The CIC is not a central agency running everything. Rather, it is an umbrella organization facilitating, supporting, and advising the activities of many and varied cooperatives.  It is atypical in establishing projects that benefit all people in the region whether or not they are members of the CIC or associated cooperatives.

Thus, the CIC is creating an economic system which contradicts and rejects the mainstream economy. It is an economy that is not driven by profit and self-interest, or what will maximize the wealth of those with capital to invest. There is social control over their economy, that is, there are collective decisions and planning in order to set up arrangements to meet community needs. People work to build and run good systems—not to get rich.

Non-monetary forms of exchange are encouraged, including free goods and services, barter, direct connections between producers and consumers, and mutual giving.  The CIC regulates the estimation of fair prices, and informs producers of consumers’ needs. There is a LETS-type currency, the ECO, which cannot be converted into euros, and cannot be invested to yield interest. About 2,500 participate in it.

The CIC’s financial operations do not involve any interest payments. Loans are made for the establishment of ventures that will enable people to begin producing, but no interest has to be paid on these. In this radically subversive economy is about enabling the creation of socially necessary production, not providing lucrative profits to the rich few who have capital to lend. They refuse to regard things like food as commodities, that is, as goods to be produced and sold to make a profit 

In effect, they have their own investment bank. The committee entitled “Cooperative of Social and Network Self-financing’” deals with savings, donations and project funding in order to “finance self-managed individual or collective projects aiming at the common good”. It has 155 members. Contributions to this agency earn no interest, so “it is truly remarkable that the total amount of deposits made in the last four years exceeds €250,000.”

It is especially noteworthy that emphasis is put on the sustainability of activities, permaculture, localism, and de-growth. National and global systems are avoided as much as possible and local arrangements are set up.  As advocates of the Simpler Way emphasize, unless rich-world per capita levels of resource use can be cut enormously, then sustainability cannot be achieved. But this cannot be done unless there are local economies and happy acceptance of frugal lifestyles. Frugality is an explicit goal of the CIC.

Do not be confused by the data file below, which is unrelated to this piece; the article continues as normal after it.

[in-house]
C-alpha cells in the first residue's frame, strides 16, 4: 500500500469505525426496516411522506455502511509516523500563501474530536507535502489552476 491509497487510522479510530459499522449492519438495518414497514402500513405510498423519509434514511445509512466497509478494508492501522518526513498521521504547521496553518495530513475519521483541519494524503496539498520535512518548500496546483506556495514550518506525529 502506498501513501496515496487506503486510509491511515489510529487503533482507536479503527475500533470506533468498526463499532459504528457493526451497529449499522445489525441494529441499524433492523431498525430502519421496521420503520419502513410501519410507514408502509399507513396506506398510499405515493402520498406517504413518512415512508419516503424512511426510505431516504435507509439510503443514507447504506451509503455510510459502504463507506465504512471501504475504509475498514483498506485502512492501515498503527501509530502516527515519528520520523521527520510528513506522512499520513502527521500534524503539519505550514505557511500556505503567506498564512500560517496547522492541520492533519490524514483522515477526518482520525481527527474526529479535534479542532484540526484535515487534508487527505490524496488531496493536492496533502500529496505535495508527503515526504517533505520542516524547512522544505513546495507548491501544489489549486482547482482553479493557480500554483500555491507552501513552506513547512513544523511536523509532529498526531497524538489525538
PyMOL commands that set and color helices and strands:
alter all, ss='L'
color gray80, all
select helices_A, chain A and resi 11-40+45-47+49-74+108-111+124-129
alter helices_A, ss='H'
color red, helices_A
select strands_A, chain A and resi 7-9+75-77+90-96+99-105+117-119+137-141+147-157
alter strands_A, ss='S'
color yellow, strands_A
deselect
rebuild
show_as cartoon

The creation of commons is of central importance. There is much “Collective ownership of resources to generate common goods.” Some lands have been purchased by cooperatives, and some donated by individuals. Each of these commons is managed by a committee.

Many items are distributed through the “Catalan Supply Centre”, a network for the delivery of the products of many small producers across the entire Catalonia region to twenty one self-managed “pantries” all over Catalonia. Twenty-one thousand products are listed and 4,500 pounds of goods flow through them each month from the cooperative’s farmers and producers.

About ten committees oversee other crucial areas. There is a technology committee responsible for the development of tools and machines adapted to the needs of member producers. One committee facilitates “self-employment” and the exchange of knowledge and skills, and helps job seekers to match their skills to jobs using an online directory of self-managed and cooperative projects in Catalonia. That is, they have set up their own employment agency, independent of the state.

“Their form of government is a direct, deliberative, participatory democracy involving decentralization, self-management, voluntary committees, … and no bureaucracy and no top-down ruling or domination. In all meetings the goal is consensus decision making.”  “[T]he quality of the agreements is a great success, and there hasn’t been any major decision-making conflict in all these years.”

No aspect is more remarkable than the concern to set up public services. The intention is “to displace the centrally-managed state apparatus of public services with a truly cooperative model for organizing the provision of social goods such as health, food, education, energy, housing, and transport.”